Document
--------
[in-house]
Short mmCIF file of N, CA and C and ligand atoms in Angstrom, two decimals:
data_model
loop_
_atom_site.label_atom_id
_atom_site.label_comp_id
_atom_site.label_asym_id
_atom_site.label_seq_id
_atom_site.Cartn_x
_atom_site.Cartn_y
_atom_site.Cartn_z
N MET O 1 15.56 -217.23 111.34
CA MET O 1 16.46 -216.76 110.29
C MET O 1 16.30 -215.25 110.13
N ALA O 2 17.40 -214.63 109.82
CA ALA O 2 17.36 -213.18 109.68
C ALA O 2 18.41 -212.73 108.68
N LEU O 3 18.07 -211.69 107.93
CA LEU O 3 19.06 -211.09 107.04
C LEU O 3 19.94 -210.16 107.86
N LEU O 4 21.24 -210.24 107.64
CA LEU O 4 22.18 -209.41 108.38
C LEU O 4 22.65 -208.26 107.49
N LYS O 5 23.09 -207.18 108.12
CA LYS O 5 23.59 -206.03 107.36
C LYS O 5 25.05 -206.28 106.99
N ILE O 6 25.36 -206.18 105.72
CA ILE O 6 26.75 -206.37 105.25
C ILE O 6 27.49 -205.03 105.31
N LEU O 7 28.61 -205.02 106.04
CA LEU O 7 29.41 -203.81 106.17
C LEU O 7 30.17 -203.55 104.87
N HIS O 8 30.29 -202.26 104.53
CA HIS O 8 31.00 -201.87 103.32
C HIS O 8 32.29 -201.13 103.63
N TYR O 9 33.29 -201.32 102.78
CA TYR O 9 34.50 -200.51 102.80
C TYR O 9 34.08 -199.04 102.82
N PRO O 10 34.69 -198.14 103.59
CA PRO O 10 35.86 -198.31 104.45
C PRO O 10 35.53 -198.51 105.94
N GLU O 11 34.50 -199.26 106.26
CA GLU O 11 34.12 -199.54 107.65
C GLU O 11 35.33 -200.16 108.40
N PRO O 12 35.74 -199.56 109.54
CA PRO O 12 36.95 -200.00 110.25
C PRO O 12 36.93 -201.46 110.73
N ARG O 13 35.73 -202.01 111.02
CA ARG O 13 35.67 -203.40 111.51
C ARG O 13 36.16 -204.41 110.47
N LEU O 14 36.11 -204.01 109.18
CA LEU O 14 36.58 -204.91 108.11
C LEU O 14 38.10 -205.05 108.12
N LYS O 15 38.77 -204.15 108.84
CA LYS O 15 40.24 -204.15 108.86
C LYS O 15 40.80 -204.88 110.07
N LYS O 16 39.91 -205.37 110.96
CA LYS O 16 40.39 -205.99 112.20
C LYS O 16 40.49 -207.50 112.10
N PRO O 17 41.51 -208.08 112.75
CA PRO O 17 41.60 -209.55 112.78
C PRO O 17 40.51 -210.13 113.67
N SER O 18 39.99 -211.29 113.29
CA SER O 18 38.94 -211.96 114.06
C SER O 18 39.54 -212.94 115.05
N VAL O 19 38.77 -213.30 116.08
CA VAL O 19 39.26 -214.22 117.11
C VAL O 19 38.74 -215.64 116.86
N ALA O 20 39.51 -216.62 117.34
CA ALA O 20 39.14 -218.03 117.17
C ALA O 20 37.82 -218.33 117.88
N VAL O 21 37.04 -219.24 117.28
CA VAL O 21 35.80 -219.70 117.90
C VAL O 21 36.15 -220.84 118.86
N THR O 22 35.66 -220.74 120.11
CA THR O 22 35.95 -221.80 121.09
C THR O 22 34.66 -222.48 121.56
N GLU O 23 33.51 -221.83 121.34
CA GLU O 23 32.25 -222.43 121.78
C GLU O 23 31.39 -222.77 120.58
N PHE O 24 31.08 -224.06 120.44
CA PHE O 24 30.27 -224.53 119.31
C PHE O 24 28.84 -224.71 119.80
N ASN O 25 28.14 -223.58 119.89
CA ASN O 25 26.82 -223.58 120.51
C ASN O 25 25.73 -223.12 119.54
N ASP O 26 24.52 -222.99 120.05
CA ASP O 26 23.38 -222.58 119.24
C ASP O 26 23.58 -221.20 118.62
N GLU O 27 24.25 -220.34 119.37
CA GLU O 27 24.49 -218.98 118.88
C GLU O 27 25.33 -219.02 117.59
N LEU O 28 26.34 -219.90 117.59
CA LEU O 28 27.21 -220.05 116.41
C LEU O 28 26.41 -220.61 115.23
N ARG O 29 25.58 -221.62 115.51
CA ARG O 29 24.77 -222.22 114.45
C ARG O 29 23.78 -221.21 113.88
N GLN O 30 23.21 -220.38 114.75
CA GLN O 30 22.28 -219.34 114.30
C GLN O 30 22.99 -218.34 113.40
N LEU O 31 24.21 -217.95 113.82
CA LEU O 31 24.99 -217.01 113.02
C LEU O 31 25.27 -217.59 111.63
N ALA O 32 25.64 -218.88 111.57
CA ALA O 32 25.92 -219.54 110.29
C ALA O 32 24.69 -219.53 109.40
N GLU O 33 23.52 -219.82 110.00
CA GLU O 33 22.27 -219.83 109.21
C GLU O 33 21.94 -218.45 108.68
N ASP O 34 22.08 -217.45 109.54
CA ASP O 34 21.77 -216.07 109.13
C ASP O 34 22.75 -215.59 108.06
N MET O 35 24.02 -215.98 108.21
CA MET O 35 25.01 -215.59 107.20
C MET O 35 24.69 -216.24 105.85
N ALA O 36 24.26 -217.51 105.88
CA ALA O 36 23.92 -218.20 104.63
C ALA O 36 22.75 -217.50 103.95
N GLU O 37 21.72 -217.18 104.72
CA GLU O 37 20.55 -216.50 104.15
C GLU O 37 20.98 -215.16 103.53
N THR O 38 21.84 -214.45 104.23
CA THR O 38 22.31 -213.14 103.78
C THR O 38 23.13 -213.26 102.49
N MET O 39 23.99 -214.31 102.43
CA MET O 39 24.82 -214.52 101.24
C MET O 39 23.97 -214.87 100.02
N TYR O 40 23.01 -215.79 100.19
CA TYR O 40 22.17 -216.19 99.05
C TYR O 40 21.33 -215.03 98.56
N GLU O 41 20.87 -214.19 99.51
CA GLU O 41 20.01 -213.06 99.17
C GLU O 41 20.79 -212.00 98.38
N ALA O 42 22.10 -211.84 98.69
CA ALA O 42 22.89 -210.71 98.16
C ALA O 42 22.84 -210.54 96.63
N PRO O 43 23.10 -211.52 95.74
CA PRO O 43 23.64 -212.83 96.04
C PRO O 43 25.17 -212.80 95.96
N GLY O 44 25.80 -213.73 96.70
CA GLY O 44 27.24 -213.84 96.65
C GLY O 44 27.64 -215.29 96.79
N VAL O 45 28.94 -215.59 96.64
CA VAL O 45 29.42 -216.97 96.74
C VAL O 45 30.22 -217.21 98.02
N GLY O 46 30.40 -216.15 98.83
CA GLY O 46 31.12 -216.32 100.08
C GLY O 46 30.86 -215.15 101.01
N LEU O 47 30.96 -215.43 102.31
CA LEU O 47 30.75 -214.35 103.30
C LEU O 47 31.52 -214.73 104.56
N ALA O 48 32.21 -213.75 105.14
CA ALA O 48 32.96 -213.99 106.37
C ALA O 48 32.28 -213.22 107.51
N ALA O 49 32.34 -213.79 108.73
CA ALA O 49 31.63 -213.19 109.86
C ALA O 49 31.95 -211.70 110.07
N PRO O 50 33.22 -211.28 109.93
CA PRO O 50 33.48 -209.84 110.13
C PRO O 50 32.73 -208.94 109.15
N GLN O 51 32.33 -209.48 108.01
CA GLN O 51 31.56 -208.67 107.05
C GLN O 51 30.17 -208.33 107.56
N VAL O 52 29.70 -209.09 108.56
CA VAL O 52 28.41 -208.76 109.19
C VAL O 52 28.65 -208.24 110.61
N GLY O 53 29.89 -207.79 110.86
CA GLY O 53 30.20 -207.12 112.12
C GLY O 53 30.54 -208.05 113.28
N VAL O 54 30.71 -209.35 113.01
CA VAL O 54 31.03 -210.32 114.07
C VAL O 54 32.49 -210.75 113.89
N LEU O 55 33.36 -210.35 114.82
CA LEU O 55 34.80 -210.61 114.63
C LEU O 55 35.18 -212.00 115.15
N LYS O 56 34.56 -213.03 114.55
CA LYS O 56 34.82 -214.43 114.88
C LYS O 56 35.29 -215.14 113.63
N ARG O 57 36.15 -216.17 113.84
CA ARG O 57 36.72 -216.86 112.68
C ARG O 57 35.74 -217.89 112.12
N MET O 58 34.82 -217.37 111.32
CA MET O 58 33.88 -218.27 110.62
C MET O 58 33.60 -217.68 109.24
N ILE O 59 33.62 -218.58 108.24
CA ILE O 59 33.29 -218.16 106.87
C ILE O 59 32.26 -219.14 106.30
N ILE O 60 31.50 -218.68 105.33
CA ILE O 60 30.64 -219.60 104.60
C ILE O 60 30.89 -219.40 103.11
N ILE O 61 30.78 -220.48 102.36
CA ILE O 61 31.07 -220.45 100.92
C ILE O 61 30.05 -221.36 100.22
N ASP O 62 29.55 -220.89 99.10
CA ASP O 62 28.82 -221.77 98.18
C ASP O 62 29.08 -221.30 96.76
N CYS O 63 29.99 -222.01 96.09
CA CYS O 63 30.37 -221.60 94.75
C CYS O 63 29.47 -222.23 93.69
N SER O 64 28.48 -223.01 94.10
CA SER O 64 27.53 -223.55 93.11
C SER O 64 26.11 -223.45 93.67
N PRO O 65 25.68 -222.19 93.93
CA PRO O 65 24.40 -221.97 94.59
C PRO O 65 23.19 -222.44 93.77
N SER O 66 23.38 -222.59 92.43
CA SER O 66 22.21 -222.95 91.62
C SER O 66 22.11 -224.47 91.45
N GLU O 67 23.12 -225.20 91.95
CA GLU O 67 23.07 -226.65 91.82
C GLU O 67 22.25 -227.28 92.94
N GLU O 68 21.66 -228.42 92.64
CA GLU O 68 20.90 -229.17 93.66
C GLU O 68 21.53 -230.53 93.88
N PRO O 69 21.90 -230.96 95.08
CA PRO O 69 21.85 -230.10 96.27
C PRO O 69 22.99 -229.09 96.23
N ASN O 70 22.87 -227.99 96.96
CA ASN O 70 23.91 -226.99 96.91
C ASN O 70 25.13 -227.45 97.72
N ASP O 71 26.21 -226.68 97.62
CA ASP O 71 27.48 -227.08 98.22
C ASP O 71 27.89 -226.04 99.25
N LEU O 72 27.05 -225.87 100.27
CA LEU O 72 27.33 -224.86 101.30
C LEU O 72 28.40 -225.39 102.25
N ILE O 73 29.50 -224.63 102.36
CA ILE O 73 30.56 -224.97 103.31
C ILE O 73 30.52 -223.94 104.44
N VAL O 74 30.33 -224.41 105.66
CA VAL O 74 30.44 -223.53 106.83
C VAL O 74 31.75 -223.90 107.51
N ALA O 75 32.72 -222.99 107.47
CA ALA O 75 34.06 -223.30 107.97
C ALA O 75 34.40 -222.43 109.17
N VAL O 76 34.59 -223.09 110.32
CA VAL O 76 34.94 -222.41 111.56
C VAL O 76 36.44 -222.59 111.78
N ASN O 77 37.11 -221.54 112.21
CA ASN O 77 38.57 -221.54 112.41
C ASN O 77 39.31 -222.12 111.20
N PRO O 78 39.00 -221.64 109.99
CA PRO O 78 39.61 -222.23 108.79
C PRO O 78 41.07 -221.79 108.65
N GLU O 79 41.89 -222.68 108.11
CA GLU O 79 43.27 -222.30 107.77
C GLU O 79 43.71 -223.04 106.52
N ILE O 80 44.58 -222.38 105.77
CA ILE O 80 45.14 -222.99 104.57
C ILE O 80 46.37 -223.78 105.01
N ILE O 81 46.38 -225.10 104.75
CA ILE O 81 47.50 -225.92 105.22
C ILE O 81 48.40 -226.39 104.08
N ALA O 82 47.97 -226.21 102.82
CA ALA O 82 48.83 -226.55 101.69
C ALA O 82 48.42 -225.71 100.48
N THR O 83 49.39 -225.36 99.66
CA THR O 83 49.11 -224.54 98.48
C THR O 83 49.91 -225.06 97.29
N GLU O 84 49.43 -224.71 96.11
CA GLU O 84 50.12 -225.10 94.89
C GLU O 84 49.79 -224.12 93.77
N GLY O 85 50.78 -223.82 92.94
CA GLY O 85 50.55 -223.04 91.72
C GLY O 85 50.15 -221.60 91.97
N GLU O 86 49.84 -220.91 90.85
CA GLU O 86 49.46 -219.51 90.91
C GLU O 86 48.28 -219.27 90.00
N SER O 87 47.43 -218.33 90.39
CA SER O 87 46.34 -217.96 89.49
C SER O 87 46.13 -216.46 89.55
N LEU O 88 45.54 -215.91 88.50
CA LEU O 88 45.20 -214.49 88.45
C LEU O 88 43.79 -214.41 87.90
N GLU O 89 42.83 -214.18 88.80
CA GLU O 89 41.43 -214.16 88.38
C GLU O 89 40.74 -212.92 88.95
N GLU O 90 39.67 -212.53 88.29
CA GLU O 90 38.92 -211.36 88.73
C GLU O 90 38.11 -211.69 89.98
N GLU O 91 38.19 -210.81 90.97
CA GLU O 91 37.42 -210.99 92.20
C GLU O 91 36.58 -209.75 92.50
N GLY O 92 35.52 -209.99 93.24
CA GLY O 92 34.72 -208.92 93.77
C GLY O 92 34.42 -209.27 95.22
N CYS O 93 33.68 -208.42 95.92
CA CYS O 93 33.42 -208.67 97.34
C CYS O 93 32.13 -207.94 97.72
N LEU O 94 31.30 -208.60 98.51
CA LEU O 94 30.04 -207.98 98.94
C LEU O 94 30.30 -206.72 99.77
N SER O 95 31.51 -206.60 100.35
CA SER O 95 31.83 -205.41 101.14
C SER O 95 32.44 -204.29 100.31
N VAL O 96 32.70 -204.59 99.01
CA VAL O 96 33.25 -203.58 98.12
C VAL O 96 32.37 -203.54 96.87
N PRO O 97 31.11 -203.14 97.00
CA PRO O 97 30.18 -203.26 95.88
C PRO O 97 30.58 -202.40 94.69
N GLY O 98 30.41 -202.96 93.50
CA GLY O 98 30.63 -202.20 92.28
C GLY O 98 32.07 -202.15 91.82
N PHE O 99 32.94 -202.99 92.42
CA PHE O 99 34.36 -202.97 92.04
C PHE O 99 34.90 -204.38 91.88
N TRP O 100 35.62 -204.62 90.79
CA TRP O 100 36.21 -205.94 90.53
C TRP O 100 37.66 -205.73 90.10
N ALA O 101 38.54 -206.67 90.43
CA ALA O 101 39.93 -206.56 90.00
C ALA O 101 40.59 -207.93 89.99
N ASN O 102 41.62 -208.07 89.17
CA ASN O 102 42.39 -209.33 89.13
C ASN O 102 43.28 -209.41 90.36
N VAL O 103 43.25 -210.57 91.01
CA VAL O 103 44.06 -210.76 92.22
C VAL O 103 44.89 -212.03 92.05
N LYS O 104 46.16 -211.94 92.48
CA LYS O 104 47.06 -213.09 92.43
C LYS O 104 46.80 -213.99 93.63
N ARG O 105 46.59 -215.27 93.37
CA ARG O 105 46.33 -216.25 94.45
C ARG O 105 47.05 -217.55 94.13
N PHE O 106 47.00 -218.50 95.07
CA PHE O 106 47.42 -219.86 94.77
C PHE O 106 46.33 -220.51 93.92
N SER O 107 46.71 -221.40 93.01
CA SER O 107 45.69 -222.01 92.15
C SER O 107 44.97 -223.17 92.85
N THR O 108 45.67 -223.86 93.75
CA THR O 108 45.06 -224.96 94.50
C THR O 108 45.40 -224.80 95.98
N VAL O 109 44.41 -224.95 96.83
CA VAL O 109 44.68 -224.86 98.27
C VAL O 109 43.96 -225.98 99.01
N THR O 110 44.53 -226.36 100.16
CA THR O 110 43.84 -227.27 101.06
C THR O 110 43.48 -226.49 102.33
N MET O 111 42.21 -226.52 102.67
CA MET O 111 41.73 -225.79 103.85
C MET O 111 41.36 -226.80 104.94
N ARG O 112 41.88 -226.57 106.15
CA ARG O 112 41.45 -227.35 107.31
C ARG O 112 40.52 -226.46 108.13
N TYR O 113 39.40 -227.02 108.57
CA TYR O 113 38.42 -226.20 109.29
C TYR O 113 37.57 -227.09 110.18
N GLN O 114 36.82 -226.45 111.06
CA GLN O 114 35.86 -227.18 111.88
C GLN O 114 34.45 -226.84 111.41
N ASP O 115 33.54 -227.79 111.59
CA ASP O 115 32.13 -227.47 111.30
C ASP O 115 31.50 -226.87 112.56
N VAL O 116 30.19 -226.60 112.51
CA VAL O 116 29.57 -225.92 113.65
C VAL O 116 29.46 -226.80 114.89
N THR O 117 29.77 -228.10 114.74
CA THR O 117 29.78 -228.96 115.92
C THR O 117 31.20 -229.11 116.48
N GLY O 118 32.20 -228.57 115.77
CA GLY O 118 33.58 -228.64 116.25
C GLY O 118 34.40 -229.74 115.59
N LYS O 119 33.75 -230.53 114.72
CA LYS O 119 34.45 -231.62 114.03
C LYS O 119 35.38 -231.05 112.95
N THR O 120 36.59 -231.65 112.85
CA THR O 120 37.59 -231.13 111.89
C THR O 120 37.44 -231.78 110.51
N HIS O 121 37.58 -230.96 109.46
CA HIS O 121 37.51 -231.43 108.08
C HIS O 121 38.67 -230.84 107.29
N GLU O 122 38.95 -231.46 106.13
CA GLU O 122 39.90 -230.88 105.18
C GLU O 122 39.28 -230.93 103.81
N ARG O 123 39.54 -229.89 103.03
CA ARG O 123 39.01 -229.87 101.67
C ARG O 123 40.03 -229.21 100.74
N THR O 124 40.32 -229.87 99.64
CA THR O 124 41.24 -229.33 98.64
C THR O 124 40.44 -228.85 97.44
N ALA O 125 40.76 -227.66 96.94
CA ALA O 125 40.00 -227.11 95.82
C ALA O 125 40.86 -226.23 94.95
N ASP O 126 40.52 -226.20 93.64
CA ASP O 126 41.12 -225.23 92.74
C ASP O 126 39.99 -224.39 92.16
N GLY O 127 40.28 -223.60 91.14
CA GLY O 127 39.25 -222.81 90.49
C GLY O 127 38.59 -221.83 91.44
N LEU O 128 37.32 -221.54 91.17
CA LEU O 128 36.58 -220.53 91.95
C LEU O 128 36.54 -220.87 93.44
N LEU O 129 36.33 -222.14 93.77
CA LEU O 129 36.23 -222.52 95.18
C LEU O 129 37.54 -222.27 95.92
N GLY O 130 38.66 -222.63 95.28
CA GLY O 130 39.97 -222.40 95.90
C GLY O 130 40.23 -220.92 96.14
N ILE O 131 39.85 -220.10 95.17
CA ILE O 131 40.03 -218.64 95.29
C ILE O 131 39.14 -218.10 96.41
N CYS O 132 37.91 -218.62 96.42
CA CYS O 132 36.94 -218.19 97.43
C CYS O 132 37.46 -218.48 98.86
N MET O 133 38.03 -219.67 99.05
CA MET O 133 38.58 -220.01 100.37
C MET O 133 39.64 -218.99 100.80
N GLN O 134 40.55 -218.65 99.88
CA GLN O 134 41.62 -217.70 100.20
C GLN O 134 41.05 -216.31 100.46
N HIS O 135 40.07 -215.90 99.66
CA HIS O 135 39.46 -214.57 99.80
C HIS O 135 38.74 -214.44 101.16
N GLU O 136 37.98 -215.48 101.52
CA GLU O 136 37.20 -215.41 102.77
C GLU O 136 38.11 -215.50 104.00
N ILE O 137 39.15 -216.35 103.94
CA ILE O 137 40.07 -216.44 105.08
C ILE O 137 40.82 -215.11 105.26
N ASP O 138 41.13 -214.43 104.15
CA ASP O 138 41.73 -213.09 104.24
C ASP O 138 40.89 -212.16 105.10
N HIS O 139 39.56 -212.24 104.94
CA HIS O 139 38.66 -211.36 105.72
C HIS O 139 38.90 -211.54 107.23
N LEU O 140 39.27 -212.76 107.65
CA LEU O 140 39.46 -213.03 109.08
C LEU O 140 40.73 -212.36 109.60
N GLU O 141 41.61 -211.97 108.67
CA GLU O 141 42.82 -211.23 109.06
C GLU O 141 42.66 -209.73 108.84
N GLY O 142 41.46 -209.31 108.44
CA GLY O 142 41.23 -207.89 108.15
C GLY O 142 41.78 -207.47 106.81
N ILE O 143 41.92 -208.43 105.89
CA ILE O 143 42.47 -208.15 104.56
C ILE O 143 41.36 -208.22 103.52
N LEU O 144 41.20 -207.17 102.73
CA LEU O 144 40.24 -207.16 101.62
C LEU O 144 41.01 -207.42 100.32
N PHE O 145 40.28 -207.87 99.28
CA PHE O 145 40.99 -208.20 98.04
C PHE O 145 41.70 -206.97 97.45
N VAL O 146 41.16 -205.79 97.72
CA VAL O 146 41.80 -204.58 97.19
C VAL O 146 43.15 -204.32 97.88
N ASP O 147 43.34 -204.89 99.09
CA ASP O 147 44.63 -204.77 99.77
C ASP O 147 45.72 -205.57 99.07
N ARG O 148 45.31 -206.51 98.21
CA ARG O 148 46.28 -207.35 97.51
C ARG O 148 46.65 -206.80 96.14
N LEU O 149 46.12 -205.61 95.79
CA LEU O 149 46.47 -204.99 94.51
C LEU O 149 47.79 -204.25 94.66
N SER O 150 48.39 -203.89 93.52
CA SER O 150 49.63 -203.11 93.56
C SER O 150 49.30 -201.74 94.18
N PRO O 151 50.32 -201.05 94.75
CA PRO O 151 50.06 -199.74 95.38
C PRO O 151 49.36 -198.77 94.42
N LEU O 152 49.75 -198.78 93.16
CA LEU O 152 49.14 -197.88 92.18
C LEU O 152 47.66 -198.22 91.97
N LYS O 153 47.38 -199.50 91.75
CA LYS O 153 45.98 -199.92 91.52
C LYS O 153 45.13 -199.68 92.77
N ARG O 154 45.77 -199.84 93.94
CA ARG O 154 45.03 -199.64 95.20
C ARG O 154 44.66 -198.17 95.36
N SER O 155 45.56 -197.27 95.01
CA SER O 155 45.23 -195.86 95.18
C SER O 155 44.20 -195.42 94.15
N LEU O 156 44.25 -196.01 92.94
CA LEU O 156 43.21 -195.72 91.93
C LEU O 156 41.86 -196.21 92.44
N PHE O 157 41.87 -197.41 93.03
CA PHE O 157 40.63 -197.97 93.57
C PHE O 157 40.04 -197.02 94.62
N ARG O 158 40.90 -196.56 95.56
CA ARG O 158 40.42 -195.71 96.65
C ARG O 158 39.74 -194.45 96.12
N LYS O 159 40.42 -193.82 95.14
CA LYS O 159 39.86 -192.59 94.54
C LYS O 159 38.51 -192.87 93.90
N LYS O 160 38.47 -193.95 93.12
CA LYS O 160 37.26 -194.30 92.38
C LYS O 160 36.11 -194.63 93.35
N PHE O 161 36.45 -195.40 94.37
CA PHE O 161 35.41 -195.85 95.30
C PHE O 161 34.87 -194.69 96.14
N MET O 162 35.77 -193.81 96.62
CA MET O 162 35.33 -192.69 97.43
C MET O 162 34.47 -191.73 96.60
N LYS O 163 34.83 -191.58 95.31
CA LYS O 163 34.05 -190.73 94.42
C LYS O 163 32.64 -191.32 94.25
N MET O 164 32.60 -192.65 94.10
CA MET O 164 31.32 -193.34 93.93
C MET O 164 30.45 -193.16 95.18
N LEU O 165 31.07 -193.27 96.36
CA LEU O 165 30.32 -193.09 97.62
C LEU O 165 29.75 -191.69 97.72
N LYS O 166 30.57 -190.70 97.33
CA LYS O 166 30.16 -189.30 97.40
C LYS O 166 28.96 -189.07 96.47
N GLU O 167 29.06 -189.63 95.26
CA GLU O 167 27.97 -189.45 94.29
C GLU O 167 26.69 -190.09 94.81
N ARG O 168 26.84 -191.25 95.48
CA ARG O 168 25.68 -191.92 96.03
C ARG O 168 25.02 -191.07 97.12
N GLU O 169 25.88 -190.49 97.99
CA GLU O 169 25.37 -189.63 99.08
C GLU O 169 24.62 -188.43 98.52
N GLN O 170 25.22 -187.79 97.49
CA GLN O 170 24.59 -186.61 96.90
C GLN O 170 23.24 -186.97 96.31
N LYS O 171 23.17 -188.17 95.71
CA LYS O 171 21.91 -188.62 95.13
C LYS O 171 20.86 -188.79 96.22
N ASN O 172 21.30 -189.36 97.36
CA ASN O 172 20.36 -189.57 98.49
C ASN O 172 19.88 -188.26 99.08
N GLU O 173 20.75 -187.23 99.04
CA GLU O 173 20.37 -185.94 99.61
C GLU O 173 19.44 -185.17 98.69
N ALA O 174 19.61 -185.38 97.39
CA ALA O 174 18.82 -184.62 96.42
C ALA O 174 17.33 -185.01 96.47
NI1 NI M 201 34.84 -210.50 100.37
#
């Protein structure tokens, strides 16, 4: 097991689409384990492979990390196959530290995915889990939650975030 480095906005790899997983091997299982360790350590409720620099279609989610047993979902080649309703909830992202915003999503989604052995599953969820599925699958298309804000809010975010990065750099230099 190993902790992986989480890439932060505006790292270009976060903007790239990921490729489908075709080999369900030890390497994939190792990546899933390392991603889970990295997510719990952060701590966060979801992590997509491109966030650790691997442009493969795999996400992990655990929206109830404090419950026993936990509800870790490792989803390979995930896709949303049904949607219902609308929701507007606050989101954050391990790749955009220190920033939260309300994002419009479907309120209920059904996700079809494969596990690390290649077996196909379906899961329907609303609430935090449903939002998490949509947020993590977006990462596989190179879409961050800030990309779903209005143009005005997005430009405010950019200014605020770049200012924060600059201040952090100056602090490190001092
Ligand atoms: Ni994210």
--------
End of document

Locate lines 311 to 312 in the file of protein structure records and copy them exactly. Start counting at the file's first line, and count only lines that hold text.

C TRP O 100 37.66 -205.73 90.10
N ALA O 101 38.54 -206.67 90.43